As a copywriter and marketing expert, I’ve found SEO to be a really valuable tool. And that’s why I thought I’d put together this little step-by-step primer on SEO basics including using keyword research to grow your business .
But, first, let’s start with a little background on what SEO is and why it’s important.
SEO stands for “search engine optimization,” which is “the process of affecting the online visibility of a website or a web page in a web search engine’s unpaid results.”
The idea behind it is when your ideal clients are searching for your business on a search engine such as Google, Firefox, or Safari, you want your business to actually pop up in the search results.
The way that happens is to optimize your site for the search engines.
Now, there are some technical things you can do to help optimize your site (including paying attention to how fast your site loads and making sure it looks good on mobile devices), but really, the key is to make sure the search engines “know” your site is the best site for your ideal clients.
How do they know your site is precisely what your ideal clients are looking for?
Because you’re using the right keywords (which are the words and phrases your ideal clients are typing into the search engine to find you) on your site.
So, how do you know what those right keywords are?
That’s where this SEO basics primer comes in.
SEO Basics #1—Get clear on who your ideal clients are.
SEO Basics 2—Get clear on the keywords your ideal clients are searching to find you.
For myself, this is a two-step process:
Step 1: Brainstorm all the words and phrases you think your ideal clients are using to find your products and services.
(It’s not necessary to spend a lot of time on this.)
Step 2: Use Google Keyword Planner for keyword research.
This is a free tool from Google, but you do have to sign up for an Adwords account (which is also free).
Once you do, look under the wrench icon:
Click on the wrench icon, then planner:
Now you can start your keyword research.
Here’s how it works:
Let’s say one of the keywords you brainstormed was “cooking.” You would enter “cooking” like so:
Once you hit enter, this is the screen you see:
See all the suggestions? This is a great resource to find the precise words and phrases your ideal clients would use to find your business.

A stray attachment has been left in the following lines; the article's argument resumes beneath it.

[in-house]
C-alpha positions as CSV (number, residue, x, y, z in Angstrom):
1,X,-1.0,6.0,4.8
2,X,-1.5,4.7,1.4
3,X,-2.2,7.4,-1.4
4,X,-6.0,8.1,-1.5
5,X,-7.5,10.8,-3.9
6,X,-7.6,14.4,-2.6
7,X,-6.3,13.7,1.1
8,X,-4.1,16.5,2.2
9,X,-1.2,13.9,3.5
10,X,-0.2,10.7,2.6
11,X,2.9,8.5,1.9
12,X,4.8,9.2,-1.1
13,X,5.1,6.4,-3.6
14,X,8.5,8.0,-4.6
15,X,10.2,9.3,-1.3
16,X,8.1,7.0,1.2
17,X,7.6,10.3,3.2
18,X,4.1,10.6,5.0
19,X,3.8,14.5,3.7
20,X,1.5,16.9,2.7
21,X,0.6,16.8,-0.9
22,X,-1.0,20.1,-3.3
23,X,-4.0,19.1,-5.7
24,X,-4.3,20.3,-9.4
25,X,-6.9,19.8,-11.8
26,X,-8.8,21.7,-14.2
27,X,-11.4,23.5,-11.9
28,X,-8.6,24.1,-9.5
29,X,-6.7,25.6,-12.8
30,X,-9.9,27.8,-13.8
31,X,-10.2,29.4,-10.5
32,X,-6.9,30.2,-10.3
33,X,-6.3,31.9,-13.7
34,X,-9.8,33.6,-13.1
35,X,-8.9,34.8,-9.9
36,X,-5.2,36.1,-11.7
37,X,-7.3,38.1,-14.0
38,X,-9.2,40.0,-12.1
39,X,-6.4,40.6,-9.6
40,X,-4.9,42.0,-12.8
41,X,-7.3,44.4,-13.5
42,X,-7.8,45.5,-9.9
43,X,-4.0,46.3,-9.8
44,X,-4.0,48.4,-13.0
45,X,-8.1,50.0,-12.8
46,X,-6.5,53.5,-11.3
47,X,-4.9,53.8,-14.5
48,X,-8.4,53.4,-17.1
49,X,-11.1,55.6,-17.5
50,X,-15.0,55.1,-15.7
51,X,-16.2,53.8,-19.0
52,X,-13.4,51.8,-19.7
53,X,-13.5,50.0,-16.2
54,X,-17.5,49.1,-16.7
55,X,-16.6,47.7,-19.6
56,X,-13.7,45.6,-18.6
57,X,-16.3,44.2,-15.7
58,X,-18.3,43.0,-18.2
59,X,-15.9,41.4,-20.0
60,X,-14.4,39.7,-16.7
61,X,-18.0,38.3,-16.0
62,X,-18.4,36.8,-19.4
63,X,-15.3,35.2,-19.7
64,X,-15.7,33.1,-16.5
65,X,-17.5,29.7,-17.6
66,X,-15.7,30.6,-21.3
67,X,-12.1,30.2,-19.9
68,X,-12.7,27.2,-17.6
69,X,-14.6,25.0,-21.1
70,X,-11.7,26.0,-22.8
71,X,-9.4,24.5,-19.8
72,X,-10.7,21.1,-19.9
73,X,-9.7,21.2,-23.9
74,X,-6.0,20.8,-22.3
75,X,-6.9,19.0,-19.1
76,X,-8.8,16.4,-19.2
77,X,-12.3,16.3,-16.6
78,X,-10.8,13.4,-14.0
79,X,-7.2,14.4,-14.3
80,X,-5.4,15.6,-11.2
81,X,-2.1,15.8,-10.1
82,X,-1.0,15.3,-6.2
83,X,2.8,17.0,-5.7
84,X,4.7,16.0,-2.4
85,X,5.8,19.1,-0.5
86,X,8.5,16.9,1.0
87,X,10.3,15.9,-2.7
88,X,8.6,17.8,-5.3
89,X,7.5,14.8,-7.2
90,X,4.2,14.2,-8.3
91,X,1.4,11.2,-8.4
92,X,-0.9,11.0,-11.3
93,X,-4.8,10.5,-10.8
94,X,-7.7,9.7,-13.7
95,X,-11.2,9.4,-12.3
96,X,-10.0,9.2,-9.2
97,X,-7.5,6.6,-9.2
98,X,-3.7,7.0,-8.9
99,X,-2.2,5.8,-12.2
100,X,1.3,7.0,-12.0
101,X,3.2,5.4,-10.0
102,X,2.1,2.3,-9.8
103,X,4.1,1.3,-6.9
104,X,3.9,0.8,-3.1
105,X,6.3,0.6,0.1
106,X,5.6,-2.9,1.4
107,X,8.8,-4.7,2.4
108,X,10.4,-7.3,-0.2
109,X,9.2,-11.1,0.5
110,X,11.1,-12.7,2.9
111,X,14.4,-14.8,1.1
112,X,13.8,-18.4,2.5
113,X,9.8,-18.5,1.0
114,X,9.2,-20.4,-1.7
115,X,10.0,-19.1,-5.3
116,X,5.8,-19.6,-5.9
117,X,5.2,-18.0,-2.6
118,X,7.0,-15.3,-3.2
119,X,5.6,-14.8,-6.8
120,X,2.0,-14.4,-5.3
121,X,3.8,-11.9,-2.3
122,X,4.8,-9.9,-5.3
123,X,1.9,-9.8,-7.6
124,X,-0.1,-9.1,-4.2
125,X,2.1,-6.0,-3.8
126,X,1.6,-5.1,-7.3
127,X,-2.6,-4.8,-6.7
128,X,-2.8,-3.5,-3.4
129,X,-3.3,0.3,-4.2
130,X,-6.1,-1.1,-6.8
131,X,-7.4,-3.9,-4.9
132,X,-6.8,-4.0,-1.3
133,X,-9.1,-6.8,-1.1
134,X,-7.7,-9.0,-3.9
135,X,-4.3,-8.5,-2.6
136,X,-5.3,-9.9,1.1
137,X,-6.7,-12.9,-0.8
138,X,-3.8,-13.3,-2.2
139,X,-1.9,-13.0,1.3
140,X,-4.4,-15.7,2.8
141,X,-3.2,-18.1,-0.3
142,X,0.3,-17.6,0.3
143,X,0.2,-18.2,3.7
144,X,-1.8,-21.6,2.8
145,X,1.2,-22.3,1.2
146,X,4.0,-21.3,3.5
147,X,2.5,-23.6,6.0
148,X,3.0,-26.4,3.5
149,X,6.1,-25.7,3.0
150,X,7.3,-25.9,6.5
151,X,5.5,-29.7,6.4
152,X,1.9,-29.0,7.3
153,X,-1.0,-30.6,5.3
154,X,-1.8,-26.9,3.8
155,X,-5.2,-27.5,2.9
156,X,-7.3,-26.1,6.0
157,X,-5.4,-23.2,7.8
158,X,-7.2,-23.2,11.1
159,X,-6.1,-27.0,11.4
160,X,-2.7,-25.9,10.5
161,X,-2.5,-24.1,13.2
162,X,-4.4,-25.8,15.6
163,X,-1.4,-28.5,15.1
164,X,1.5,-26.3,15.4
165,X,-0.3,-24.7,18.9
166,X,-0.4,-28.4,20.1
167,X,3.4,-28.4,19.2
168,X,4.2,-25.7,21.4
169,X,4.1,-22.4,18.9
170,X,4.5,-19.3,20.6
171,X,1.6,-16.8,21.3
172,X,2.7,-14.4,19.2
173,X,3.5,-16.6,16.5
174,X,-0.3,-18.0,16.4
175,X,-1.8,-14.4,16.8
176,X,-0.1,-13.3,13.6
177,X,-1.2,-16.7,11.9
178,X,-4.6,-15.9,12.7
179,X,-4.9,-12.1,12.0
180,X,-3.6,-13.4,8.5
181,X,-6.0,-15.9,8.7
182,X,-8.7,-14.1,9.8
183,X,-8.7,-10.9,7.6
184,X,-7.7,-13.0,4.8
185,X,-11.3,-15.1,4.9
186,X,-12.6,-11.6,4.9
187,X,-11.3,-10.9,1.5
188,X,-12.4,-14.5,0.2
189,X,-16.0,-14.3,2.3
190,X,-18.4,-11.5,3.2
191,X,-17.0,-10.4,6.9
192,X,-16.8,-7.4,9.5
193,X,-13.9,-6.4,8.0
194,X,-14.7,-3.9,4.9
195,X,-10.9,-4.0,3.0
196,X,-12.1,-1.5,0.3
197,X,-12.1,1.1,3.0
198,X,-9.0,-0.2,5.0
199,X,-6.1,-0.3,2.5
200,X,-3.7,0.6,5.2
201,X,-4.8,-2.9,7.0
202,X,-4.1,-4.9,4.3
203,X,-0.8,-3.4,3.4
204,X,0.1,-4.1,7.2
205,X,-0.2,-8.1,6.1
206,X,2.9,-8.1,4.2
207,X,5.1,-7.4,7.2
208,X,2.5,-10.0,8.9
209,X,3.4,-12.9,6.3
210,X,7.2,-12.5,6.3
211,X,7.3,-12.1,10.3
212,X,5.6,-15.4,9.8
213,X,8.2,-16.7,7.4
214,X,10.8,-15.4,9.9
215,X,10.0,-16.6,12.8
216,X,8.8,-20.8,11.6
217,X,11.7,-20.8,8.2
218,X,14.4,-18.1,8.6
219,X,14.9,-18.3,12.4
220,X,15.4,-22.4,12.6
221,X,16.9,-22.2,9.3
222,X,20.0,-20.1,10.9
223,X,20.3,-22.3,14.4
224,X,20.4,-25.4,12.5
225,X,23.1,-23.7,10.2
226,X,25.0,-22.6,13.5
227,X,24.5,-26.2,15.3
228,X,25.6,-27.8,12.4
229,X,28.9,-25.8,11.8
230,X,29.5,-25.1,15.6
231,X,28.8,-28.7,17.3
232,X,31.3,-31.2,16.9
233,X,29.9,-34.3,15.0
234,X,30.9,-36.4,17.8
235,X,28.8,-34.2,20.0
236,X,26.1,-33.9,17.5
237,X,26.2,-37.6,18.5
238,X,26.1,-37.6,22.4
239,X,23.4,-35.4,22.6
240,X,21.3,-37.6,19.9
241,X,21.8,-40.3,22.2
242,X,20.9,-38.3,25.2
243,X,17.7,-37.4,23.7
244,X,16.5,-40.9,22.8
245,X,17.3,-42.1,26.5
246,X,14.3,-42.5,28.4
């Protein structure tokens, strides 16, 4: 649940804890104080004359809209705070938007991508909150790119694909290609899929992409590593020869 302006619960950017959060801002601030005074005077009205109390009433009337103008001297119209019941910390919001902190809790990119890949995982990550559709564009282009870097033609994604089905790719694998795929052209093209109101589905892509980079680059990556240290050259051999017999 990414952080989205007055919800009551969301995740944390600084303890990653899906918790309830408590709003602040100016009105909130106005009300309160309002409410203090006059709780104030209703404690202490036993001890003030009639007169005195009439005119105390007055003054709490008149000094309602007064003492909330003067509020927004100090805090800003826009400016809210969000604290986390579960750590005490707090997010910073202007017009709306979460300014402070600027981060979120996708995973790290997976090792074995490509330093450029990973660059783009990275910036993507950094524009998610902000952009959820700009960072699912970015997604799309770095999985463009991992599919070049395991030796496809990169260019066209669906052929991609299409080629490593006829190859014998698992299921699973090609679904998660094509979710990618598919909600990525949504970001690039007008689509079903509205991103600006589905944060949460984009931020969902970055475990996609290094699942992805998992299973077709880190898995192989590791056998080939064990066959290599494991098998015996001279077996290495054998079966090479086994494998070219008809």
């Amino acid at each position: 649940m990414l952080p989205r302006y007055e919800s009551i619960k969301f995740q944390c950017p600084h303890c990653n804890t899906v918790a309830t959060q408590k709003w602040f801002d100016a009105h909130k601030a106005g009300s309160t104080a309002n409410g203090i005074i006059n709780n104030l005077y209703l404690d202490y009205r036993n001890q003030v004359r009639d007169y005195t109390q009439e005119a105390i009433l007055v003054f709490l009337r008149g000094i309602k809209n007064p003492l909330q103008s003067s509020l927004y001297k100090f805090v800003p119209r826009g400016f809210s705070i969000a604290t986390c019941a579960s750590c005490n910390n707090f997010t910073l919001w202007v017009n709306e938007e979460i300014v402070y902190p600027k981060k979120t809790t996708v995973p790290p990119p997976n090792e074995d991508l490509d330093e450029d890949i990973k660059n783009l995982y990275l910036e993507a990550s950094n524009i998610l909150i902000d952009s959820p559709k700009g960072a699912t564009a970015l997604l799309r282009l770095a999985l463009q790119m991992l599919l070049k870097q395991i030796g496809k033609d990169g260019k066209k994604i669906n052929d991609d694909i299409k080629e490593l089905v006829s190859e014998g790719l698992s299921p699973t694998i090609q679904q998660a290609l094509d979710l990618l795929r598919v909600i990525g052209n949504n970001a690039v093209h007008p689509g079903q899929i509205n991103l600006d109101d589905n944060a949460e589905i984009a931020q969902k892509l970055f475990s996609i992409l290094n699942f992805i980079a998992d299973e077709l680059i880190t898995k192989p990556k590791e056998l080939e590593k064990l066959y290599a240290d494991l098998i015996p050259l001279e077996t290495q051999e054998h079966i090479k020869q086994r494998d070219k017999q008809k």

So, what you want look at is high (or high-ish) monthly searches with LOW competition, because the higher the number, the higher the number of searches using those words..
Like the phrase, “what to cook for dinner.”
Other good ones are “cooking sites,” “cooking videos,” and “cooking tips.”
If there is high competition, that means there are a lot of sites using that phrase (not to mention a lot of businesses spending advertising money using that phrase). This makes it difficult to actually rank your site using that keyword or keyword phrase.
So, in this scenario, I would say “kids cooking” would not be a phrase to use as a keyword.
But, what if your business IS around helping kids cook? That’s when you would want to do more specific research around kids cooking, to see if there are other phrases that would work.
SEO Basics #3—Do your own searches using those keywords.
Open up your favorite search engine browser and do some searches using those keywords to see what comes up.
This will help you verify whether or not your ideal clients really are using those keywords. (If you end up on websites that don’t look like they would appeal to your ideal clients at all, that may be a sign you’re on the wrong track with your keywords.)
If your ideal clients are using those keywords, then you also want to get some idea what they’re seeing when they’re searching for you.
SEO Basics #4—Best practices for using your keyword research.
For myself, I use this SEO research in a variety of ways:
- To get a sense of which products, services, and programs my ideal clients (or my client’s ideal clients) are looking for and what language or words they’re using. The more we can create the products and programs and services our ideal clients want, and then market it to them using the words and phrases they’re using, the easier it will be to inspire them to buy.
- To create content (blog posts, videos, podcasts, etc.) to attract my ideal clients.
- To create marketing strategies that resonate with my ideal clients.
In a lot of ways, this type of research is really the backbone of any business.
And, if you’d like to dig more deeply into online marketing, including putting together an online marketing plan, my “Love-Based Online Marketing” book may be perfect for you.